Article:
This definition applies to purchases made with a foreign card or purchases made from a non-US merchant. Purchases made in a foreign currency are also considered foreign transactions. Each of these transactions is likely subject to a foreign transaction fee (or cross border fee).
Sometimes, even if a purchase is shown in US dollars (or USD), a foreign transaction fee may still apply. This is true for countries such as Ecuador and Panama that use the US dollar as their national currency.
The exchange rate factor
Know that a foreign exchange rate will apply to most foreign transactions. This means foreign currency exchange fees will be part of the fees assessed.
It’s important to note that the currency conversion to US dollars occurs first. Then, the foreign transaction fee is charged based on the transaction’s USD value.
The Visa ISA fee does not include the foreign currency conversion fee. The customer pays the add-on currency conversion fee during the card transaction.
How the Visa ISA fee impacts merchants
The Visa card network considers foreign card transactions riskier than US-issued card transactions. To compensate for this additional risk, Visa charges a foreign transaction fee to a retailer’s credit card processor.
In turn, the processing company usually passes the fee to the retailer. However, this practice can vary depending on the processor’s contract and payment structure.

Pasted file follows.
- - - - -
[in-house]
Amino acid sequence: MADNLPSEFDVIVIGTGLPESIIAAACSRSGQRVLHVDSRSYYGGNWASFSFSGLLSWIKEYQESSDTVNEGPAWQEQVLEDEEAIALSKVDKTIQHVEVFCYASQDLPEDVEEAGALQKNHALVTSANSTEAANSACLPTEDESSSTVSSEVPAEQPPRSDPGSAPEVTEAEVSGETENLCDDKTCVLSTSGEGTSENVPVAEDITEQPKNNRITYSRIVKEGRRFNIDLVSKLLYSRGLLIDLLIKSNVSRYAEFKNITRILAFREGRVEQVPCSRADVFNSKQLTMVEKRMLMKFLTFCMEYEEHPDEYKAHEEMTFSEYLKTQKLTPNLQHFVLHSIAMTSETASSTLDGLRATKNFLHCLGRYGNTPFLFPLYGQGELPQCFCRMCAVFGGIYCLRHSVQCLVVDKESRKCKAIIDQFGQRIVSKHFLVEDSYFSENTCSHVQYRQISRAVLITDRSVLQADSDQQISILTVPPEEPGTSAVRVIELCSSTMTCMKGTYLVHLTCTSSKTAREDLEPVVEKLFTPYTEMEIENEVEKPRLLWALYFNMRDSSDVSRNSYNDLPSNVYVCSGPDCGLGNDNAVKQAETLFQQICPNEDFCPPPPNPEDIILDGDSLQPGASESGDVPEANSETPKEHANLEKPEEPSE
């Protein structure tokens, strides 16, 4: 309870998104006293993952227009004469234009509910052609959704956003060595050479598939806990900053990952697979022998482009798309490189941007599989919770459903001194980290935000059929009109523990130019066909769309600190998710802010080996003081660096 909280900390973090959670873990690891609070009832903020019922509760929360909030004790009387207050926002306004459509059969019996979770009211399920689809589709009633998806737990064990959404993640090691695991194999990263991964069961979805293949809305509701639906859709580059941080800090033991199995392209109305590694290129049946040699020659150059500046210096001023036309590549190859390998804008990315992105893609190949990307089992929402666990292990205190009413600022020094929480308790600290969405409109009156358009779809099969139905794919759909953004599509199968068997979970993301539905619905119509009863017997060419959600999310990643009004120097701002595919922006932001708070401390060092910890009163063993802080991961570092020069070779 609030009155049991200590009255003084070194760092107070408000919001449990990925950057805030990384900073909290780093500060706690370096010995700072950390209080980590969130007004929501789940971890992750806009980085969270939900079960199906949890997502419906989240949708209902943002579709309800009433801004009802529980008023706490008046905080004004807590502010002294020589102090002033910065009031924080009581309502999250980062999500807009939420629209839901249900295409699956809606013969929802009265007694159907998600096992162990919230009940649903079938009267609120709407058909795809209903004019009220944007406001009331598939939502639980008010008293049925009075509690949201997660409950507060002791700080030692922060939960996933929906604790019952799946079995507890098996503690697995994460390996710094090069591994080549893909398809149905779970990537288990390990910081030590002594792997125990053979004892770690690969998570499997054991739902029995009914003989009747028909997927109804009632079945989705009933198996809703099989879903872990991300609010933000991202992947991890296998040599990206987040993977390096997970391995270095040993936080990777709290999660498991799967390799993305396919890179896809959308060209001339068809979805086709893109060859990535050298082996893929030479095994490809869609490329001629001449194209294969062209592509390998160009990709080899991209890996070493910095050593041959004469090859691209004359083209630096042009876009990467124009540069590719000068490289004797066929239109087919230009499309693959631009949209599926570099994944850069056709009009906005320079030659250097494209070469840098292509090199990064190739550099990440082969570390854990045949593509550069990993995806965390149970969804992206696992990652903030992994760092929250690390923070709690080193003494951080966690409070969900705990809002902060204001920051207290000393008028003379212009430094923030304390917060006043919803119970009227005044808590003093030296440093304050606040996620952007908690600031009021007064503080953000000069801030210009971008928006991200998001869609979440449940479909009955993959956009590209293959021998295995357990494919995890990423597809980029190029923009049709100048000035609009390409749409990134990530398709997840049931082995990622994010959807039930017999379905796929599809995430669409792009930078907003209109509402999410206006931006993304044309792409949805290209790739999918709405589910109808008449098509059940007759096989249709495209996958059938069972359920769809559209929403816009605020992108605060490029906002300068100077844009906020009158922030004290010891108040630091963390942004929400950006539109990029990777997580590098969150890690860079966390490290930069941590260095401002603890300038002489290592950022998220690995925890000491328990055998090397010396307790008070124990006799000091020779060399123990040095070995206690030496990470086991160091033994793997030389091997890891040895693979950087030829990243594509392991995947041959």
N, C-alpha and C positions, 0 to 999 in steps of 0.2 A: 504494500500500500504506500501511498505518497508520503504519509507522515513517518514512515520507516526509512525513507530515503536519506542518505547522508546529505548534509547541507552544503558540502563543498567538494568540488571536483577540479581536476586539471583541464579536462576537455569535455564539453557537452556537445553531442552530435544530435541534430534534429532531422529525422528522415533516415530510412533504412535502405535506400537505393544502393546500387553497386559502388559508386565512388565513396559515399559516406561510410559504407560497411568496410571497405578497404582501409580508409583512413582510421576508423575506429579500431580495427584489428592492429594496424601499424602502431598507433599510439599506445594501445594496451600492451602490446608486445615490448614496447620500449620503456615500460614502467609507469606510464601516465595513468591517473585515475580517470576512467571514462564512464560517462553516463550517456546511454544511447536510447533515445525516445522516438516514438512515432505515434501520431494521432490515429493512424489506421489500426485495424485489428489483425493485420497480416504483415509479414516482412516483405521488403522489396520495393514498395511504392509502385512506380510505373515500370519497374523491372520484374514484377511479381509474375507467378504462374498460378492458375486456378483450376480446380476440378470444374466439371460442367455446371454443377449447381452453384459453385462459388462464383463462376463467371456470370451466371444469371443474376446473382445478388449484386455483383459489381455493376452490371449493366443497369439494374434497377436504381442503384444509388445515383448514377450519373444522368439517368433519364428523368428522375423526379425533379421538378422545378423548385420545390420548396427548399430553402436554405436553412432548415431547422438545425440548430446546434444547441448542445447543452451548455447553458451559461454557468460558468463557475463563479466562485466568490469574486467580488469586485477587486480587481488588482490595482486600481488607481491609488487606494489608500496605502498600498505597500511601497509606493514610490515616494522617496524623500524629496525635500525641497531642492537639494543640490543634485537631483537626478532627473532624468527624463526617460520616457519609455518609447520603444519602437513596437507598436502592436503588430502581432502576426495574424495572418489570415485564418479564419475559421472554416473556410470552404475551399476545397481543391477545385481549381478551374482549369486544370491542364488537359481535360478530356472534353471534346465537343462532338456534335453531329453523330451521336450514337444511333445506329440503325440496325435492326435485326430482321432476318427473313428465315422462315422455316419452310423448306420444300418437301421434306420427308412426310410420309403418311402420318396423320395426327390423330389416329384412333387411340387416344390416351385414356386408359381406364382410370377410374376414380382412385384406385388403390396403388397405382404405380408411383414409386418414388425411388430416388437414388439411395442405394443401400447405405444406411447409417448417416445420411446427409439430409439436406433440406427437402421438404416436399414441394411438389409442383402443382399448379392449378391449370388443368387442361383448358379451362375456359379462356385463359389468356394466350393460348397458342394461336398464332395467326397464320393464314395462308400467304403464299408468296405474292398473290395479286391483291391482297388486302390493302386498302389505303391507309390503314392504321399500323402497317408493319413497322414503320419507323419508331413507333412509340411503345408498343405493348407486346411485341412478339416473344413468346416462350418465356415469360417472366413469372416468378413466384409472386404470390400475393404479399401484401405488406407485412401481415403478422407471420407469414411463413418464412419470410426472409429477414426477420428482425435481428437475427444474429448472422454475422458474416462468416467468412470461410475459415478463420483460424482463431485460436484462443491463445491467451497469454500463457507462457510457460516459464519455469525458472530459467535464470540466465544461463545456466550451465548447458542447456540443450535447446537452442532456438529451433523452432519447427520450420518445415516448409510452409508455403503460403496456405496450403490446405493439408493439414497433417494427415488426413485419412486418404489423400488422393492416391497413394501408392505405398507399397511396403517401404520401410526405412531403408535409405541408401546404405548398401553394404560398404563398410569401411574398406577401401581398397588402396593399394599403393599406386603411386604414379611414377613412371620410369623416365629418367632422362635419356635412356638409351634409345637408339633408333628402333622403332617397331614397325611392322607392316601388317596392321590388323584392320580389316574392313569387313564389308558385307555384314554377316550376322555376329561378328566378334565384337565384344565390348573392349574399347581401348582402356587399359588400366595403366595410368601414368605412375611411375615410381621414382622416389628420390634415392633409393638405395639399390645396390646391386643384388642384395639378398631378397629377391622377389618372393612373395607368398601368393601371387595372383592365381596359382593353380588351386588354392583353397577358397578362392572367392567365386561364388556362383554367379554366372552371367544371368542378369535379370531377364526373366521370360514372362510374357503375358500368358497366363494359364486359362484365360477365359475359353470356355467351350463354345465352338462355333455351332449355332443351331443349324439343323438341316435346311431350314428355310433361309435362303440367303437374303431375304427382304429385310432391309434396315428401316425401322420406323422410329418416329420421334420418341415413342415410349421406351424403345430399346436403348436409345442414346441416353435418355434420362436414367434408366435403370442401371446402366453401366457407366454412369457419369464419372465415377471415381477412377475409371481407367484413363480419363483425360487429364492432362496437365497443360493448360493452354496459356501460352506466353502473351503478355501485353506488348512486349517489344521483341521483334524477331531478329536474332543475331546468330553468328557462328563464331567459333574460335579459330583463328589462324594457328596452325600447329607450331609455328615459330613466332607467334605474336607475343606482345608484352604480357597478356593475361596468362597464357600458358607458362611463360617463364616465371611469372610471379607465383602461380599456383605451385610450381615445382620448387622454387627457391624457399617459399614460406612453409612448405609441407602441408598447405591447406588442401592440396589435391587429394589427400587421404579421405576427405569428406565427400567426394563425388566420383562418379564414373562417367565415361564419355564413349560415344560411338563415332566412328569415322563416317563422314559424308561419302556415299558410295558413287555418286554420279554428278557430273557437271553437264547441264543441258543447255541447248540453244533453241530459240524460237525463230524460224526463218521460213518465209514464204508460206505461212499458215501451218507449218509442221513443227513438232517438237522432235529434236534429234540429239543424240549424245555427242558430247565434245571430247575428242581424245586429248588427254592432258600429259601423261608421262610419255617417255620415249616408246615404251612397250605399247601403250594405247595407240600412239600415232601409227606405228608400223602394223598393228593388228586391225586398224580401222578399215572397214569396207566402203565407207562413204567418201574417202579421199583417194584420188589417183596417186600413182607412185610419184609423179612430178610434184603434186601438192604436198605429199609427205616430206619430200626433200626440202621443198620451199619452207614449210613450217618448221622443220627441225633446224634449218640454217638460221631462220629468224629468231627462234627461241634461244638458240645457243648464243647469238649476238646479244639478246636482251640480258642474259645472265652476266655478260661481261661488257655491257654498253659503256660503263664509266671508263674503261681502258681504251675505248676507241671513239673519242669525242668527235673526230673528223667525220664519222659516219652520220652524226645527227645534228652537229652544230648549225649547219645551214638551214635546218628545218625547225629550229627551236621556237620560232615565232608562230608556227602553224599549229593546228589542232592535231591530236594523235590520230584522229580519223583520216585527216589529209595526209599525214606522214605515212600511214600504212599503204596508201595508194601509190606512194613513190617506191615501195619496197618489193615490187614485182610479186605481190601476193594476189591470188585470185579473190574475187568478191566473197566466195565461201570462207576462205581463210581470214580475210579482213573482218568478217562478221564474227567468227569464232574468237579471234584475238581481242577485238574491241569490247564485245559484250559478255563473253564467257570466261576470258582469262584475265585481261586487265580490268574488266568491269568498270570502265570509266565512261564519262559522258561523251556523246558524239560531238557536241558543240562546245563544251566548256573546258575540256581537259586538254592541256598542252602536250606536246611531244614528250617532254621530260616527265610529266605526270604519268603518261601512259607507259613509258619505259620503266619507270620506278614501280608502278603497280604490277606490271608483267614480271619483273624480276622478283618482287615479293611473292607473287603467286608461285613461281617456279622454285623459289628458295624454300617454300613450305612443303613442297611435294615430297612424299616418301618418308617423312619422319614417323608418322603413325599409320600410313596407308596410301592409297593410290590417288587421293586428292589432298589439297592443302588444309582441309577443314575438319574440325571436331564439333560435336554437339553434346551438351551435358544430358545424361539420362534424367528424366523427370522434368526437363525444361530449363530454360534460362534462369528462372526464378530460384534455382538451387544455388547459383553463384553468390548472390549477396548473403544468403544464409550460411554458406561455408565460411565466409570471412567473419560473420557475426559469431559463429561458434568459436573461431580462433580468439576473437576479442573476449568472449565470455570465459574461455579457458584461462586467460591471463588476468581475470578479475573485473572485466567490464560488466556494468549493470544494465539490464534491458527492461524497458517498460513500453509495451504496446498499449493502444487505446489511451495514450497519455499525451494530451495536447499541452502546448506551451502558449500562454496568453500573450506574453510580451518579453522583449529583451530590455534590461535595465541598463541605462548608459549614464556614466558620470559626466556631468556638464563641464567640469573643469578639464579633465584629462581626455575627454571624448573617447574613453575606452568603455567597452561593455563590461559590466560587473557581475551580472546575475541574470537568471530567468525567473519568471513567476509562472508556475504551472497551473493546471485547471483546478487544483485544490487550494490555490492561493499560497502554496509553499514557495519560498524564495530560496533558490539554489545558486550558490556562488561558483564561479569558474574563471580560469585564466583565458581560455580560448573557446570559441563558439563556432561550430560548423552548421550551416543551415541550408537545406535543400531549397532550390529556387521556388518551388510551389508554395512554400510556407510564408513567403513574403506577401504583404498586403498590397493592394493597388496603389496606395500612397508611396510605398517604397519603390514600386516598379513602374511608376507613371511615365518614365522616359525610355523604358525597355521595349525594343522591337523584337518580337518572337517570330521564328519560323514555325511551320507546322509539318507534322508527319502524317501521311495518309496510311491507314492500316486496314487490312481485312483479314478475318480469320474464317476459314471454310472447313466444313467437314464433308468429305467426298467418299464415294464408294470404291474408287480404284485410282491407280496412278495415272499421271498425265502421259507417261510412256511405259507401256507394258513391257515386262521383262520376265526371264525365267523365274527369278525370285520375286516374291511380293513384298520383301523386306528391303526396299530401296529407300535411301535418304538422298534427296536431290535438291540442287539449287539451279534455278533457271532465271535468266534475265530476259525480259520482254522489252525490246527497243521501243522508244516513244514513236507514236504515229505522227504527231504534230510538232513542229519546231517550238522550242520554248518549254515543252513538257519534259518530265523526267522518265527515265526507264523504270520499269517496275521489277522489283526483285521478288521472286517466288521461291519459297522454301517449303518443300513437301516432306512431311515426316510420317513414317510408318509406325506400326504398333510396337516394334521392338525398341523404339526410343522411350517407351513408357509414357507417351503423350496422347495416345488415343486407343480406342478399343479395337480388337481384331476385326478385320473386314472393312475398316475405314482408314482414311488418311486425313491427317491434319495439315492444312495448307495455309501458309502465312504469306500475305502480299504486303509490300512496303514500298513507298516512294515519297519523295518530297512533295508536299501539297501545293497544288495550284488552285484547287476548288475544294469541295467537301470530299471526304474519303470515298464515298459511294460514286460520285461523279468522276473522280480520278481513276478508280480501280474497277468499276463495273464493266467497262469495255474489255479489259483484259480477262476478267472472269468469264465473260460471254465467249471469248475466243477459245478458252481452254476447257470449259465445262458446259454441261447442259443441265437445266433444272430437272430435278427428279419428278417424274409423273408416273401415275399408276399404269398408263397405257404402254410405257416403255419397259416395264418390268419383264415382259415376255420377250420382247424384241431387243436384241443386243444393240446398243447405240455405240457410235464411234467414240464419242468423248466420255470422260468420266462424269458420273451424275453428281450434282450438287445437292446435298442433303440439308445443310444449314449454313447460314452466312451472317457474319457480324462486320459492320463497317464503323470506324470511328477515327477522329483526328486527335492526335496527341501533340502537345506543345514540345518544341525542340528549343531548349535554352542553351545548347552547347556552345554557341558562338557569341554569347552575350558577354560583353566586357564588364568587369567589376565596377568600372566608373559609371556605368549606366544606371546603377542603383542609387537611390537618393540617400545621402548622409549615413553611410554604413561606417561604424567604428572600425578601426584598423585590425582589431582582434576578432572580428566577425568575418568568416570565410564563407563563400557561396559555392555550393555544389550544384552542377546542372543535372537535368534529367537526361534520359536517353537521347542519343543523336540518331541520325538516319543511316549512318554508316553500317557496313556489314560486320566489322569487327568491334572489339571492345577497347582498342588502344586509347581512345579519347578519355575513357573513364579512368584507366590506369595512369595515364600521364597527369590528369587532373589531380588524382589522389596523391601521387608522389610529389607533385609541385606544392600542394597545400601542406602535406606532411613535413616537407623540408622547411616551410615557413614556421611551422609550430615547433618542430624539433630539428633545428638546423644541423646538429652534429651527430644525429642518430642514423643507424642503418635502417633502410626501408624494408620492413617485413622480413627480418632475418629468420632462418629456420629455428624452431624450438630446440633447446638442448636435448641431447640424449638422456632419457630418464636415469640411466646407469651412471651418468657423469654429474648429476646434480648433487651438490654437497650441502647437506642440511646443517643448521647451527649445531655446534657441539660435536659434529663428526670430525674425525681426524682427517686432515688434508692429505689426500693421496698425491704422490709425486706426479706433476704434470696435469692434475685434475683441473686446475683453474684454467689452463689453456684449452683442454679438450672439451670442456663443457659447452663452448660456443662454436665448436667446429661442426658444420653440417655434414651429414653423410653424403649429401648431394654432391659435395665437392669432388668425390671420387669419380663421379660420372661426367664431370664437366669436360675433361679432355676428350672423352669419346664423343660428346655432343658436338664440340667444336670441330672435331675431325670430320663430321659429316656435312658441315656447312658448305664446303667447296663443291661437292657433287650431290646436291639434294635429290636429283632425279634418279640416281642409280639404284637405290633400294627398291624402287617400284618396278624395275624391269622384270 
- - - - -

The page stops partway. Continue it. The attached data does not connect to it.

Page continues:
The Visa ISA fee evolution
When Visa initiated the ISA fee in 2008, it assessed a flat 0.40% assuming no currency exchange was involved. If a currency exchange took place, Visa doubled the fee to 0.80%. This fee was added to the card network’s customary interchange rate that applies to each transaction.
In 2015, Visa established a new ISA fee structure. Under the new rules, the standard fee (with no currency conversion) was raised to 0.80% while the fee with currency conversion was raised to 1.20%.
According to Visa, the higher fee was to compensate for the additional work of sending a transaction through a foreign bank. However, the real reason was likely the extra risk Visa assumed for transacting with a potentially unregulated financial institution.
How the Visa ISA fee is calculated
As previously noted, Visa currently charges two fees for each completed foreign transaction. In addition, each card-issuing bank sets its own fee percentage.
International service assessment fee: 0.80% – 1.20%
The Visa ISA fee pertains to US-based transactions that involve a non-US credit card or debit card. The fee differs according to the settlement currency.
A transaction settled in US dollars does not incur a currency exchange fee. For foreign currency transactions, Visa adds an extra 0.40% onto the standard foreign transaction fee.
International acquirer fee: 0.45%
Visa’s international acquirer fee (or IAF) is assessed under the same conditions as the ISA fee. Essentially, Visa has created two different names for the same foreign transaction fee. Each transaction automatically incurs both fees.
ISA fees vs IAF fees
Each retailer’s bank statement will likely include two international transaction fees for each sale that uses a foreign card. Merchants can expect to pay these fees along with standard interchange rates and other additional fees. A currency exchange fee or currency conversion fee may also apply to each credit card transaction.